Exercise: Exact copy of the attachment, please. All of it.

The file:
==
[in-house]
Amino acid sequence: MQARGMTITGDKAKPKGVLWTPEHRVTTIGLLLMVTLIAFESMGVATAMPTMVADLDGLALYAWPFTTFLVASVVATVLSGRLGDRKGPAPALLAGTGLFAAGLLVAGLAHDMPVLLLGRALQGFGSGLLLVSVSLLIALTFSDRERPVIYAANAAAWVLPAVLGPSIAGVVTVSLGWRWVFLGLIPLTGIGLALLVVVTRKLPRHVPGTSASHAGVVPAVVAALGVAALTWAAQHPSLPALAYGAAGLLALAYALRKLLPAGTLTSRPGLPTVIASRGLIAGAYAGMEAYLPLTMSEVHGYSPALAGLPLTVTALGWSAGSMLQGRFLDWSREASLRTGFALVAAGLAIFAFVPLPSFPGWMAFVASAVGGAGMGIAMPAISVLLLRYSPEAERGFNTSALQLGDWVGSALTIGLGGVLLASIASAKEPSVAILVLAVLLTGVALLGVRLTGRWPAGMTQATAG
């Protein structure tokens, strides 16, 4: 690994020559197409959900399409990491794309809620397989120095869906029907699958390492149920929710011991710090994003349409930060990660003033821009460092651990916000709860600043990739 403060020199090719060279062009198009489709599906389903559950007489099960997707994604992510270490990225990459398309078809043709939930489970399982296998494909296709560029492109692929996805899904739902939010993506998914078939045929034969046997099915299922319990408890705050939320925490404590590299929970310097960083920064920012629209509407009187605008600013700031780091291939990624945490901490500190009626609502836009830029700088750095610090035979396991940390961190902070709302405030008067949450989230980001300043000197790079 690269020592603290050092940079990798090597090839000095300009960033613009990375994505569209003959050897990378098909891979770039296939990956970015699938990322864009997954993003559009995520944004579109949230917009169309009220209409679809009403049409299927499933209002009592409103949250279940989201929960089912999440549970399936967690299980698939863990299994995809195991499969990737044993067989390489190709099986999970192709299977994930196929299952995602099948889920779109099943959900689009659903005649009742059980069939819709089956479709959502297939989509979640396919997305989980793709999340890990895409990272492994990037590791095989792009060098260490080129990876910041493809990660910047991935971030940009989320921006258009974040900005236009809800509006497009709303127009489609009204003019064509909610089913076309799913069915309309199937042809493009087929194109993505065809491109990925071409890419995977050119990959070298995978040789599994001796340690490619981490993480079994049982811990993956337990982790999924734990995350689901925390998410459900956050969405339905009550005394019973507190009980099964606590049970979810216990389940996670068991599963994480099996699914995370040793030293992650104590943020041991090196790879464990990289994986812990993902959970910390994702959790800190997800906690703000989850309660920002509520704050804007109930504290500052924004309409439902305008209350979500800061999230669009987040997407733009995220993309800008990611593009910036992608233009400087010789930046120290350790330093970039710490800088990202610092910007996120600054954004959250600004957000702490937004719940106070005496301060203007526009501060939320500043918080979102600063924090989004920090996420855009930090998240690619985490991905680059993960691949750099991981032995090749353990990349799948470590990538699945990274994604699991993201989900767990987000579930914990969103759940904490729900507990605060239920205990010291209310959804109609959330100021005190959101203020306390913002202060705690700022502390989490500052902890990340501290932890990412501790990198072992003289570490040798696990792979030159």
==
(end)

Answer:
[in-house]
Amino acid sequence: MQARGMTITGDKAKPKGVLWTPEHRVTTIGLLLMVTLIAFESMGVATAMPTMVADLDGLALYAWPFTTFLVASVVATVLSGRLGDRKGPAPALLAGTGLFAAGLLVAGLAHDMPVLLLGRALQGFGSGLLLVSVSLLIALTFSDRERPVIYAANAAAWVLPAVLGPSIAGVVTVSLGWRWVFLGLIPLTGIGLALLVVVTRKLPRHVPGTSASHAGVVPAVVAALGVAALTWAAQHPSLPALAYGAAGLLALAYALRKLLPAGTLTSRPGLPTVIASRGLIAGAYAGMEAYLPLTMSEVHGYSPALAGLPLTVTALGWSAGSMLQGRFLDWSREASLRTGFALVAAGLAIFAFVPLPSFPGWMAFVASAVGGAGMGIAMPAISVLLLRYSPEAERGFNTSALQLGDWVGSALTIGLGGVLLASIASAKEPSVAILVLAVLLTGVALLGVRLTGRWPAGMTQATAG
């Protein structure tokens, strides 16, 4: 690994020559197409959900399409990491794309809620397989120095869906029907699958390492149920929710011991710090994003349409930060990660003033821009460092651990916000709860600043990739 403060020199090719060279062009198009489709599906389903559950007489099960997707994604992510270490990225990459398309078809043709939930489970399982296998494909296709560029492109692929996805899904739902939010993506998914078939045929034969046997099915299922319990408890705050939320925490404590590299929970310097960083920064920012629209509407009187605008600013700031780091291939990624945490901490500190009626609502836009830029700088750095610090035979396991940390961190902070709302405030008067949450989230980001300043000197790079 690269020592603290050092940079990798090597090839000095300009960033613009990375994505569209003959050897990378098909891979770039296939990956970015699938990322864009997954993003559009995520944004579109949230917009169309009220209409679809009403049409299927499933209002009592409103949250279940989201929960089912999440549970399936967690299980698939863990299994995809195991499969990737044993067989390489190709099986999970192709299977994930196929299952995602099948889920779109099943959900689009659903005649009742059980069939819709089956479709959502297939989509979640396919997305989980793709999340890990895409990272492994990037590791095989792009060098260490080129990876910041493809990660910047991935971030940009989320921006258009974040900005236009809800509006497009709303127009489609009204003019064509909610089913076309799913069915309309199937042809493009087929194109993505065809491109990925071409890419995977050119990959070298995978040789599994001796340690490619981490993480079994049982811990993956337990982790999924734990995350689901925390998410459900956050969405339905009550005394019973507190009980099964606590049970979810216990389940996670068991599963994480099996699914995370040793030293992650104590943020041991090196790879464990990289994986812990993902959970910390994702959790800190997800906690703000989850309660920002509520704050804007109930504290500052924004309409439902305008209350979500800061999230669009987040997407733009995220993309800008990611593009910036992608233009400087010789930046120290350790330093970039710490800088990202610092910007996120600054954004959250600004957000702490937004719940106070005496301060203007526009501060939320500043918080979102600063924090989004920090996420855009930090998240690619985490991905680059993960691949750099991981032995090749353990990349799948470590990538699945990274994604699991993201989900767990987000579930914990969103759940904490729900507990605060239920205990010291209310959804109609959330100021005190959101203020306390913002202060705690700022502390989490500052902890990340501290932890990412501790990198072992003289570490040798696990792979030159």